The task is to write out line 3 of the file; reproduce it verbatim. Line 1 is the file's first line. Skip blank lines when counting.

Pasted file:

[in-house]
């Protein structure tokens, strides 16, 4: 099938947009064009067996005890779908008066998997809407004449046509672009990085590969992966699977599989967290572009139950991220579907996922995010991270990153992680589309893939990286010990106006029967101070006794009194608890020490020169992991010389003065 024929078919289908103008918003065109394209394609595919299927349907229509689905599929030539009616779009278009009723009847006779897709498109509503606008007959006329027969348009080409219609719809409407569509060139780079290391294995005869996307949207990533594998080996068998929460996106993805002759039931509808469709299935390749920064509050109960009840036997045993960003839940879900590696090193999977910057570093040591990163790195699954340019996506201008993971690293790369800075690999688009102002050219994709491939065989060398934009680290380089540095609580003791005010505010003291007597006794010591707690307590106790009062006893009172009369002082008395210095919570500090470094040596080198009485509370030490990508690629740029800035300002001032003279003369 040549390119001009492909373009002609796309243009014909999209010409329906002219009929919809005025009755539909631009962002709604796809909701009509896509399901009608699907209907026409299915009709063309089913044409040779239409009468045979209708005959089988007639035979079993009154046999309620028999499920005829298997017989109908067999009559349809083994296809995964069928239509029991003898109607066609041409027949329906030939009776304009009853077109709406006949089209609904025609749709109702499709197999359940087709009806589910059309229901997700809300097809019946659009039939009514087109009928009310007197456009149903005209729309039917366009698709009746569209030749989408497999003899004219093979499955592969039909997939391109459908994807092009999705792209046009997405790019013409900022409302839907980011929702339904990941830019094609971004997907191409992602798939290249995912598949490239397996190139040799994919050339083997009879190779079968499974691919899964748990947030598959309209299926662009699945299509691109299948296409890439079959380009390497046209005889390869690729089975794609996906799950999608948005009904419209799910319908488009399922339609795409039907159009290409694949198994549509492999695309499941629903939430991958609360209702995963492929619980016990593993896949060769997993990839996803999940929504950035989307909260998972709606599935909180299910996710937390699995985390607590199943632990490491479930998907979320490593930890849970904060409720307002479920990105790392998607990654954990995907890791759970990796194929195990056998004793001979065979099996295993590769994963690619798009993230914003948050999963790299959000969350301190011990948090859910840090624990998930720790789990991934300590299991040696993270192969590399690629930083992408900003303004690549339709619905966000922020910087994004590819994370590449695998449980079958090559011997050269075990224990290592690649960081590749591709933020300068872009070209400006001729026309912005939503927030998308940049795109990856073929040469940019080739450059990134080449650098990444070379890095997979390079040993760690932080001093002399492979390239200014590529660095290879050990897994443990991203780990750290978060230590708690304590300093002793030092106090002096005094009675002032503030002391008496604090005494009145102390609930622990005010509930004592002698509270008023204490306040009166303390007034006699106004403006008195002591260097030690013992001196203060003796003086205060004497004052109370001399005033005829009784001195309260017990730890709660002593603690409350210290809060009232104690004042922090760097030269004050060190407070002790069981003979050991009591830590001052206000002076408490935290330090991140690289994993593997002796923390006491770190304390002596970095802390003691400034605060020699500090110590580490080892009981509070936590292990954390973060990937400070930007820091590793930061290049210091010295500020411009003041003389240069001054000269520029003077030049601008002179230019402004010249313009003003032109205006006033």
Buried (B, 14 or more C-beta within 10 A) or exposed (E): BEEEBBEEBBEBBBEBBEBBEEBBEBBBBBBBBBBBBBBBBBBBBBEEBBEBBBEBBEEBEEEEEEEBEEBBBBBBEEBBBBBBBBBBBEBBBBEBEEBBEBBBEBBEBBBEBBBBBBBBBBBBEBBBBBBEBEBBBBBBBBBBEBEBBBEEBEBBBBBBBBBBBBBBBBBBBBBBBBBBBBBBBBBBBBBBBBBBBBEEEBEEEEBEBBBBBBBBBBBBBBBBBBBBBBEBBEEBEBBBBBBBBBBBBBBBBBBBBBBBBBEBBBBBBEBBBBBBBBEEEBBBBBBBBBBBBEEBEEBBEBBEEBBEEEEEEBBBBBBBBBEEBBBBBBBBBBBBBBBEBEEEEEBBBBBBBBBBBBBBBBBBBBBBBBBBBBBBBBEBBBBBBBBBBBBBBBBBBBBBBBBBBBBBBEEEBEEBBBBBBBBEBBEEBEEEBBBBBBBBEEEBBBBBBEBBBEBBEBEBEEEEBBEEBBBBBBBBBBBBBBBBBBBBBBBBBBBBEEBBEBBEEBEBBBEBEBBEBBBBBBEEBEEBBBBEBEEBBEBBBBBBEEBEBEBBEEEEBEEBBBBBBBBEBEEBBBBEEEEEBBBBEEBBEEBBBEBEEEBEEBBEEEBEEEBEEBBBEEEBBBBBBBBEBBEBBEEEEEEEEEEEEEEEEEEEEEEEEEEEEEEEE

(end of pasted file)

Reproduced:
Buried (B, 14 or more C-beta within 10 A) or exposed (E): BEEEBBEEBBEBBBEBBEBBEEBBEBBBBBBBBBBBBBBBBBBBBBEEBBEBBBEBBEEBEEEEEEEBEEBBBBBBEEBBBBBBBBBBBEBBBBEBEEBBEBBBEBBEBBBEBBBBBBBBBBBBEBBBBBBEBEBBBBBBBBBBEBEBBBEEBEBBBBBBBBBBBBBBBBBBBBBBBBBBBBBBBBBBBBBBBBBBBBEEEBEEEEBEBBBBBBBBBBBBBBBBBBBBBBEBBEEBEBBBBBBBBBBBBBBBBBBBBBBBBBEBBBBBBEBBBBBBBBEEEBBBBBBBBBBBBEEBEEBBEBBEEBBEEEEEEBBBBBBBBBEEBBBBBBBBBBBBBBBEBEEEEEBBBBBBBBBBBBBBBBBBBBBBBBBBBBBBBBEBBBBBBBBBBBBBBBBBBBBBBBBBBBBBBEEEBEEBBBBBBBBEBBEEBEEEBBBBBBBBEEEBBBBBBEBBBEBBEBEBEEEEBBEEBBBBBBBBBBBBBBBBBBBBBBBBBBBBEEBBEBBEEBEBBBEBEBBEBBBBBBEEBEEBBBBEBEEBBEBBBBBBEEBEBEBBEEEEBEEBBBBBBBBEBEEBBBBEEEEEBBBBEEBBEEBBBEBEEEBEEBBEEEBEEEBEEBBBEEEBBBBBBBBEBBEBBEEEEEEEEEEEEEEEEEEEEEEEEEEEEEEEE